This may seem like a strange tip, but don’t make things too symmetrical, too beautiful, too perfect. While beauty and symmetry have their place in the world, your fashion sketches (or portraits) will be much more interesting if you liven things up. Instead of a straight-on head-shot, try a three-quarters angle, or tilt the head a little.
Whatever you do, don’t copy and paste (or trace) the features from one side of the face onto the other side! You might think it’s a valuable time saver—after all, you only have to draw half a face—but it will give your drawing a surreal, artificial look.
Also, be sure you’re using enough range of value for a three-dimensional look. It can be intimidating to add darker shadows, but doing so will make your sketches look more real.
In the example below, I did everything wrong with the princess drawing (on the left). Not only is the model looking straight ahead, but her features have been drawn mirror-image. She’s pretty, but extremely boring! Plus, I didn’t provide nearly enough contrast, so she looks washed out and flat.
The second drawing (on the right), looks more natural. Her face is turned slightly and her features are asymmetrical, which looks more realistic. The additional shading and highlighting helps, too. Also, I gave her an apple to hold, which makes her a little more interesting than our stoic princess.
Try a little asymmetry in your next drawing and see for yourself what a difference it makes.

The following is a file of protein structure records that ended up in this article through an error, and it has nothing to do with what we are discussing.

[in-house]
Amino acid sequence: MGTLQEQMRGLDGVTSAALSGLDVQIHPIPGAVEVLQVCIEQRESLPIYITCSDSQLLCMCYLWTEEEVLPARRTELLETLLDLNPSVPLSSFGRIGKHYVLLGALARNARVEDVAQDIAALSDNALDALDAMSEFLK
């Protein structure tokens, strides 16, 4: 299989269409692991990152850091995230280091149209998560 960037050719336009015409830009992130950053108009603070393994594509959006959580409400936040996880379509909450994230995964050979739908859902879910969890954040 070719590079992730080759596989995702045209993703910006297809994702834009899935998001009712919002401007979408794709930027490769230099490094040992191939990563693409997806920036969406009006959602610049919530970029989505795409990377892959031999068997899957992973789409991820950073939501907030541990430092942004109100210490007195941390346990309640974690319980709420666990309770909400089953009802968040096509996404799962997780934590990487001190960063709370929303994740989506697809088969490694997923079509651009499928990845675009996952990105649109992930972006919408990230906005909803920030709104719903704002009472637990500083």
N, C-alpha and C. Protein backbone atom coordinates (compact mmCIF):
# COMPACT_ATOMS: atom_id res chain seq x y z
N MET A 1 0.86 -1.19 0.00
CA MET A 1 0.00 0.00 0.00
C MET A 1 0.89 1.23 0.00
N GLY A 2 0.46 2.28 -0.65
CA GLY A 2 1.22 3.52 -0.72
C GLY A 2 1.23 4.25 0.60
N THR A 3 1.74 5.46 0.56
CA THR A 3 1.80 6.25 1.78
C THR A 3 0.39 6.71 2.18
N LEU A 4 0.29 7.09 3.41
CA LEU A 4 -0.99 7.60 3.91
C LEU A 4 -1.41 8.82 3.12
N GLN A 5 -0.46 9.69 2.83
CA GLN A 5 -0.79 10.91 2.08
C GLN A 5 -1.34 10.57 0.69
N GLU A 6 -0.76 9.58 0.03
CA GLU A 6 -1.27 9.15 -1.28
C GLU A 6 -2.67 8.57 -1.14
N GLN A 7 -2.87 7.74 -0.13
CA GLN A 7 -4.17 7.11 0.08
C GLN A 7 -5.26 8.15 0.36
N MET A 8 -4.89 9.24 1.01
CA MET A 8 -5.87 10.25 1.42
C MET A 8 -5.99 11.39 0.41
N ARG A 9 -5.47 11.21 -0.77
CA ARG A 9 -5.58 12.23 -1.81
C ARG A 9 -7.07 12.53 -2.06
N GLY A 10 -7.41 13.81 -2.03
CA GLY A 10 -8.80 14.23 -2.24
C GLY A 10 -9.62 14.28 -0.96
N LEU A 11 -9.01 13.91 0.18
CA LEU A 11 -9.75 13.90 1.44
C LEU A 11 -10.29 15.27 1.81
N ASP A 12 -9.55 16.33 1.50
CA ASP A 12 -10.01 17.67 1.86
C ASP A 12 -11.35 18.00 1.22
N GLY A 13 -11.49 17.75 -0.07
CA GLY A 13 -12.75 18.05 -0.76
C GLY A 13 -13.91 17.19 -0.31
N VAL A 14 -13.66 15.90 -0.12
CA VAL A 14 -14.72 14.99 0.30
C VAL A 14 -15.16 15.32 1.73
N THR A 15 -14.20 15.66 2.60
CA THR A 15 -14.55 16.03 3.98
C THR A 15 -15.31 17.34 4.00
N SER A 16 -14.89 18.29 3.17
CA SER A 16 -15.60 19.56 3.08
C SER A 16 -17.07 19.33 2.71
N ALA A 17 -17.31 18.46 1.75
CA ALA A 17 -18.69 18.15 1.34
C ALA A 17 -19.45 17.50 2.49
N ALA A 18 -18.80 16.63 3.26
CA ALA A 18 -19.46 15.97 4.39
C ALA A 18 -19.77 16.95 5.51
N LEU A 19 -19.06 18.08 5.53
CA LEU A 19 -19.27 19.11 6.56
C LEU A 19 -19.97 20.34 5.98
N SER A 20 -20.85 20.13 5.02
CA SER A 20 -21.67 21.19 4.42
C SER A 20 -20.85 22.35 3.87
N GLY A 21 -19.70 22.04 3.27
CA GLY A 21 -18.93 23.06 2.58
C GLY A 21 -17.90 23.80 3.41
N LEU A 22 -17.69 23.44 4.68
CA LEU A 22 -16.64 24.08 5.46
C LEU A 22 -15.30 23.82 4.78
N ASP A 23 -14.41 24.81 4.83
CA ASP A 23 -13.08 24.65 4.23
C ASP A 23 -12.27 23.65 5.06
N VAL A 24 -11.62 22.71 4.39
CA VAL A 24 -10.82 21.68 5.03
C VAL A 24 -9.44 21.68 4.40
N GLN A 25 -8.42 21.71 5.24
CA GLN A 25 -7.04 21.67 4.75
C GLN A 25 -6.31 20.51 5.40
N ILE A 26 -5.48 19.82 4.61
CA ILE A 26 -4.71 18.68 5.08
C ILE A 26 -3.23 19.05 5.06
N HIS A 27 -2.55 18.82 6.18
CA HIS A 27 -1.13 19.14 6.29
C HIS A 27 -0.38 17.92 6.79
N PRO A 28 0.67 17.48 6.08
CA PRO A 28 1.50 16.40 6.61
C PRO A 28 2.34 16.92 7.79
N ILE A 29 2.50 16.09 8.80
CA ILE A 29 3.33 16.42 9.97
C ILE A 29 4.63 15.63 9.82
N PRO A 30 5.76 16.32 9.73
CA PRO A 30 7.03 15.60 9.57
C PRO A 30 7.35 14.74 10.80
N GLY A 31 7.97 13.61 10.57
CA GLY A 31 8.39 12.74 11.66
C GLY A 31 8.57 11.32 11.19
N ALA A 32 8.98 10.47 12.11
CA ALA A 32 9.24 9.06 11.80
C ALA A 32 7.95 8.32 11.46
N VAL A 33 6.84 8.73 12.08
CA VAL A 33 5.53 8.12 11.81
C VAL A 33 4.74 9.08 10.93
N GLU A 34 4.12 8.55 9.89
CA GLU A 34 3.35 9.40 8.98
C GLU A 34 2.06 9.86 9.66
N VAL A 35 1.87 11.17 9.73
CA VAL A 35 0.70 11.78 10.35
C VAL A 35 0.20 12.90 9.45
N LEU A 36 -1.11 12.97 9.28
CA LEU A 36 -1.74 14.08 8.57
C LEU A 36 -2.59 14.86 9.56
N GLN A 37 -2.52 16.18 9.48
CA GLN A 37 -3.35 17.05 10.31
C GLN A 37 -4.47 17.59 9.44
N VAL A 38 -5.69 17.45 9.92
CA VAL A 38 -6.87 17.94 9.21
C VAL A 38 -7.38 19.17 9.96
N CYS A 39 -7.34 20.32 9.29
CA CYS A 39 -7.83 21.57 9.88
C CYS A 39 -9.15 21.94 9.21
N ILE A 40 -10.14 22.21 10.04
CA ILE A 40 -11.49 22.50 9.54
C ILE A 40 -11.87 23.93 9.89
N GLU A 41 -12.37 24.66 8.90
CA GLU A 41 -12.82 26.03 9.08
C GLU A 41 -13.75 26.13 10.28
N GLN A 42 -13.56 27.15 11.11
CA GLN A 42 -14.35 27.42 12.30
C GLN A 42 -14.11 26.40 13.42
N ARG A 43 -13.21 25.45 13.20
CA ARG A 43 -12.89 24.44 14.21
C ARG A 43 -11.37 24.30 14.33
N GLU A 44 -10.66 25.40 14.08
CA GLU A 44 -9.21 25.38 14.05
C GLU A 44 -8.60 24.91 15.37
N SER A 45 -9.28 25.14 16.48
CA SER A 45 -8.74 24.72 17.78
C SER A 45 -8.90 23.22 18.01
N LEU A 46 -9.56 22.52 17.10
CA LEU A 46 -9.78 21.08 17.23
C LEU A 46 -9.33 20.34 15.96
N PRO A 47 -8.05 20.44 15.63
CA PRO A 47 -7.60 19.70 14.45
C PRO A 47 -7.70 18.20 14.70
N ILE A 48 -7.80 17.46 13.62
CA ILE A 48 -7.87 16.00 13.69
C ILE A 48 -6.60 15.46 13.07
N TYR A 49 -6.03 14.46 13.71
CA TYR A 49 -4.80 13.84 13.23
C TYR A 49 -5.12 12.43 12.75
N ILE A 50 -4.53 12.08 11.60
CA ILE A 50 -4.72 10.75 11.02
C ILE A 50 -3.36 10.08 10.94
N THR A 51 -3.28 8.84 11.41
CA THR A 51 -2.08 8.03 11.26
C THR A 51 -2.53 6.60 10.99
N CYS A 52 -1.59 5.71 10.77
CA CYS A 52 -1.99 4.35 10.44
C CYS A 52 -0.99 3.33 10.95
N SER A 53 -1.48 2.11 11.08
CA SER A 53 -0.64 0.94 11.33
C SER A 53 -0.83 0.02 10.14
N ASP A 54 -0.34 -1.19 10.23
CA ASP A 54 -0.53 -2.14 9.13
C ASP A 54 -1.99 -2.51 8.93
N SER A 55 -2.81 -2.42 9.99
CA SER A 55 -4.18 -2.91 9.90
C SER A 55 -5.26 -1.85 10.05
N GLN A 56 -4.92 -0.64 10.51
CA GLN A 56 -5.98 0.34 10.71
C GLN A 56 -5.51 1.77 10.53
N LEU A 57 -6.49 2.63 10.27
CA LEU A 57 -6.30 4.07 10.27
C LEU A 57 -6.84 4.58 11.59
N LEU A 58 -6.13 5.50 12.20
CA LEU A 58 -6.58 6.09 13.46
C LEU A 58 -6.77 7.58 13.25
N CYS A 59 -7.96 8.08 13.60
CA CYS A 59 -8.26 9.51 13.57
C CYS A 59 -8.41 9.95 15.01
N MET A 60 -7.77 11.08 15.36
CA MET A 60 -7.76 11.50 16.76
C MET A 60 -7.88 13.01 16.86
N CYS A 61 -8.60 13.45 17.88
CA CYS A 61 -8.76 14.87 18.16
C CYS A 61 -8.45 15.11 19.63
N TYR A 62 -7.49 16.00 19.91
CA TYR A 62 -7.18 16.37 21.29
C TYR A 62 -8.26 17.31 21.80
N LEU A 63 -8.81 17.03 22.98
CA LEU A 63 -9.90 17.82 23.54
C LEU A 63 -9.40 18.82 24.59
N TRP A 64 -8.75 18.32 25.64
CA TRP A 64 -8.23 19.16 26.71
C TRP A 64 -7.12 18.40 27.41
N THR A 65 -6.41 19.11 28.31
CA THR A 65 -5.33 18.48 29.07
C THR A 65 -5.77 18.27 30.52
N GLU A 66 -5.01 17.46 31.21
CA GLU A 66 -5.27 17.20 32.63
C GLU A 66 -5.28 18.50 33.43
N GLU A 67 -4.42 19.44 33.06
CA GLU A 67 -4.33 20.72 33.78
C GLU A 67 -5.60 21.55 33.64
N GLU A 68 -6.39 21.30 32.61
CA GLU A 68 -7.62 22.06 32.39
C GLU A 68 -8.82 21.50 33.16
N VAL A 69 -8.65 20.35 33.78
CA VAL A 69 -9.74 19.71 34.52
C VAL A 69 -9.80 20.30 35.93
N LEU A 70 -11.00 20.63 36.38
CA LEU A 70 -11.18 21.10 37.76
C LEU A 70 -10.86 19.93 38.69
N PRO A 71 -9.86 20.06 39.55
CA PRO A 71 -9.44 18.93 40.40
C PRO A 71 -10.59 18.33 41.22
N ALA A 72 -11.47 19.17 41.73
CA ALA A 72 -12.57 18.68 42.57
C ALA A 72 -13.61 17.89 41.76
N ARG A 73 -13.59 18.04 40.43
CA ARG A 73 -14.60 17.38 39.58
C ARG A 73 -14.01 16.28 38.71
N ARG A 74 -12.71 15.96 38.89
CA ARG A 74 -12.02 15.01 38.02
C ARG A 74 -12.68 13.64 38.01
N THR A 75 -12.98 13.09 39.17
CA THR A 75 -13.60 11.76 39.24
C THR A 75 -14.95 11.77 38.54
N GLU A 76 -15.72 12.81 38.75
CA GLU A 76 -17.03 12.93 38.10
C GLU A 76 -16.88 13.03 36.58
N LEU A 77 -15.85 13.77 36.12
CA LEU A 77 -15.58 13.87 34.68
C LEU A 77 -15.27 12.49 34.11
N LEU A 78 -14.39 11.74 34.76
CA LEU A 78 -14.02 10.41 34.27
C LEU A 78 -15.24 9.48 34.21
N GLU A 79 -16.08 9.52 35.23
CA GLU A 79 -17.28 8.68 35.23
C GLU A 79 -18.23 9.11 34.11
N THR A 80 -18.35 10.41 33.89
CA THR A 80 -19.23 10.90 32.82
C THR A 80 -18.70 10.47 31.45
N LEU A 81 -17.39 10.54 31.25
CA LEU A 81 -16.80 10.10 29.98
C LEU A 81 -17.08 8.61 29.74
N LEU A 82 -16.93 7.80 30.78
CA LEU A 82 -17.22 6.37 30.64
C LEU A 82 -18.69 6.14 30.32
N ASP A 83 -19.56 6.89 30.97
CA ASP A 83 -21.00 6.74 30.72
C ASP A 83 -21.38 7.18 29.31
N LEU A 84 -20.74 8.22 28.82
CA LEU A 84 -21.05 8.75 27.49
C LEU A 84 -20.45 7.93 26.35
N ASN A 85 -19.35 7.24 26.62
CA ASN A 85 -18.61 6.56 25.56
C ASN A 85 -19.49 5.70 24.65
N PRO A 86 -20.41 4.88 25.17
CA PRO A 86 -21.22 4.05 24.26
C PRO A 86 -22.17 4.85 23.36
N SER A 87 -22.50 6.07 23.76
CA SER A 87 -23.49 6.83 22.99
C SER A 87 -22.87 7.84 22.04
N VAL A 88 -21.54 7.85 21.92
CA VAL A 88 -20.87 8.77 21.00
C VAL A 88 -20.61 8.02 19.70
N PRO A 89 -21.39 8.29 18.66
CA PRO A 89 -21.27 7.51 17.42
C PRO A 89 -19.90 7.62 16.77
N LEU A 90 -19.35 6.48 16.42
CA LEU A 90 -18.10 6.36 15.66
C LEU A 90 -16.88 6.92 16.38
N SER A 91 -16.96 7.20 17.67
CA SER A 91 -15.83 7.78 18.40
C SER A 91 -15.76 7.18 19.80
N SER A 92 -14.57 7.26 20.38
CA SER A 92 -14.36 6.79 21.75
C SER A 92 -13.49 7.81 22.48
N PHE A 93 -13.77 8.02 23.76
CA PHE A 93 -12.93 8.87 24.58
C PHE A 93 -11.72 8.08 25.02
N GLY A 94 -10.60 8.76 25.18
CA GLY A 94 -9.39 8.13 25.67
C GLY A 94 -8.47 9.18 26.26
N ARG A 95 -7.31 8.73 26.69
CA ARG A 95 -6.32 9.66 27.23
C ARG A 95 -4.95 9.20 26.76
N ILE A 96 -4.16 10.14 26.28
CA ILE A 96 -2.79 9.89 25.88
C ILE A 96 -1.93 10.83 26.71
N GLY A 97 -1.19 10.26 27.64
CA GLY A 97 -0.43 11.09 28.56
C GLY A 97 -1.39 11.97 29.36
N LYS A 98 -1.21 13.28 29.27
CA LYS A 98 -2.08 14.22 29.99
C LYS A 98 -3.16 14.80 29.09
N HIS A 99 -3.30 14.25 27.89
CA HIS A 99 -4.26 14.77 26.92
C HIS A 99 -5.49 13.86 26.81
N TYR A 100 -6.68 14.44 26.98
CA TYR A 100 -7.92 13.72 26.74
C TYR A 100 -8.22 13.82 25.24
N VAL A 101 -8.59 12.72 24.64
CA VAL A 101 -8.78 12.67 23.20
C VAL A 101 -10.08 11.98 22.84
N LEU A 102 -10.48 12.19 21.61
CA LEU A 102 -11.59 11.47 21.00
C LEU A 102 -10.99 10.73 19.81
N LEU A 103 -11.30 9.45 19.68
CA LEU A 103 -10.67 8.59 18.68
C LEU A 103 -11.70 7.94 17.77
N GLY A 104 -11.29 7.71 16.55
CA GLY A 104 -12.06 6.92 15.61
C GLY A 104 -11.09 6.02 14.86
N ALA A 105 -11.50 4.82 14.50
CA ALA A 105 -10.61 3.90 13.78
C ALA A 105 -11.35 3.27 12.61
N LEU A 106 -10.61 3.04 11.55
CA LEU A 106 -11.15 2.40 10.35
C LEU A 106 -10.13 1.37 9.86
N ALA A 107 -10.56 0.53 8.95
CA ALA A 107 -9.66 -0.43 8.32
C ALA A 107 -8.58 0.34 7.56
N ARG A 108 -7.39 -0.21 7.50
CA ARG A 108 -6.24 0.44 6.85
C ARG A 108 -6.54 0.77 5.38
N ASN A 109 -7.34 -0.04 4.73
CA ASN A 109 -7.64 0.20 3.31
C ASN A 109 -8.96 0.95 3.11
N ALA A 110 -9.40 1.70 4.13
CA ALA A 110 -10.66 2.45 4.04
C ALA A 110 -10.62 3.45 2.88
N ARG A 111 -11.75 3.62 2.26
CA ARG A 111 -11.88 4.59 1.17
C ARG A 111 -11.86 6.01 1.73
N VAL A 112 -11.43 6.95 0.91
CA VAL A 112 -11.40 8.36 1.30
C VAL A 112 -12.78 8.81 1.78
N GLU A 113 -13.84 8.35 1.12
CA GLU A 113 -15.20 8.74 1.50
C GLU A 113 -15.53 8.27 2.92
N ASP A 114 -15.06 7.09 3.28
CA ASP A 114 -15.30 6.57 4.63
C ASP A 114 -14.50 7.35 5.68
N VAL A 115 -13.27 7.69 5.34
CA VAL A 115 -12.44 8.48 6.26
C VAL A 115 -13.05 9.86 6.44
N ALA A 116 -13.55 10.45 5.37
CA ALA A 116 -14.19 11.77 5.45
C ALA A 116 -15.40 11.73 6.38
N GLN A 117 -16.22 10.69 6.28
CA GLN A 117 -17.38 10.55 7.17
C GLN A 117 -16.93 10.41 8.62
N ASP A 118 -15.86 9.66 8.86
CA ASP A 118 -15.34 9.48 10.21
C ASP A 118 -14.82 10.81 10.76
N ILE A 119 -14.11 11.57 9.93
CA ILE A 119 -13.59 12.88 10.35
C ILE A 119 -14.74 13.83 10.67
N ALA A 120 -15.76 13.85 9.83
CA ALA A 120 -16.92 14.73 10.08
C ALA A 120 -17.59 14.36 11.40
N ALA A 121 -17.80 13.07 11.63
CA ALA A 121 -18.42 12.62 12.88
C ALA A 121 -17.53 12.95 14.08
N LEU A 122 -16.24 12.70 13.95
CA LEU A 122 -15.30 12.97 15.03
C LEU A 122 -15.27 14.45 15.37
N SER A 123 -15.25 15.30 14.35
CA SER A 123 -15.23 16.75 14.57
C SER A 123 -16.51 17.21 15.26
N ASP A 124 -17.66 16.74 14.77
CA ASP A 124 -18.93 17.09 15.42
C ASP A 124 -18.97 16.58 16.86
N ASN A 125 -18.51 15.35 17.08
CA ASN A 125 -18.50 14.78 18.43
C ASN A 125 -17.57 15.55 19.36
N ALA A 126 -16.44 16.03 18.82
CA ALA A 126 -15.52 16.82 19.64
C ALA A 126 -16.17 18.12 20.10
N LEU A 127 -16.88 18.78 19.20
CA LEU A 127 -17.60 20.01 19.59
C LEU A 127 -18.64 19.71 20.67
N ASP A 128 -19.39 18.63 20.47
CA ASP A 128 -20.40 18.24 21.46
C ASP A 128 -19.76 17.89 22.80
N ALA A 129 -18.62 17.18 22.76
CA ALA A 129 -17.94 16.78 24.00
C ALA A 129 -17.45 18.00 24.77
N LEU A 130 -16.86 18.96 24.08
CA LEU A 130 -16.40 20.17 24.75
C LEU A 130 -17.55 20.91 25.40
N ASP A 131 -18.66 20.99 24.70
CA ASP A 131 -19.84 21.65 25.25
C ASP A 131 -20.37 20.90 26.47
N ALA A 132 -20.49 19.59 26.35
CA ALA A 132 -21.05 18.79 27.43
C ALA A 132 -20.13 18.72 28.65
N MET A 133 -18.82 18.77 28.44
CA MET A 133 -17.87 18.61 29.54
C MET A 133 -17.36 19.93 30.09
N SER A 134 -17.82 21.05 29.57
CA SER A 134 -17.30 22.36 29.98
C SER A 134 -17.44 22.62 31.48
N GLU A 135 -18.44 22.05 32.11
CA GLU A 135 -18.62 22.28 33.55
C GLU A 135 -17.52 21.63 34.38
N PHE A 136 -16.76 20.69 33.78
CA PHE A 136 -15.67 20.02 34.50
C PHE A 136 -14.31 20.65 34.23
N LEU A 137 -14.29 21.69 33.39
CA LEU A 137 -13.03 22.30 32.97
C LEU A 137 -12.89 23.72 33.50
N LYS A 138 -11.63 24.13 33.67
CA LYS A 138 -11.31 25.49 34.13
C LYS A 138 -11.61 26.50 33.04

If some aspect of your artwork bothers you, don’t be afraid to fix it. To clarify—don’t try to change the original, especially if it’s an older piece. Save it for posterity, so you can see how your work has changed over the years! But if there’s a piece you’ve always been unhappy with, there’s nothing wrong with drawing a new interpretation, an upgraded “2.0” version.
Just as a challenge, go through some of your old pieces and pick one to redo. Choose something dreadful—something you know you can remake successfully. Draw it again, modifying it, cleaning it up, raising it to your current standards. When you’re done, compare the new version with the original. This exercise helps underscore how much you’ve grown as an artist.
Below, you can see two sketches I did of Christine’s “Point of No Return” costume from The Phantom of the Opera. The first sketch is from late 2011, while the second is from two years later. My style changed considerably! The first has a certain looseness that I wish I’d held onto, but the later version is much more detailed and realistic.
#10. Keep Learning
This is, perhaps, the most important tip of all! Don’t grow stagnant. Never be content with your current skill level. A tiny amount of knowledge, when applied, can have dramatic results, so keep learning and trying new things.
If you’d like to learn more about drawing your own fashion sketches, check out: Croquis: Fashion Sketches, Part I & Part II. You might also enjoy: Digital Color: Coloring Your Croquis, Part I & Part II. Tutorials on specific subjects (like how to draw eyes, or ringlets, or corset lacing) can be found at my deviantART account.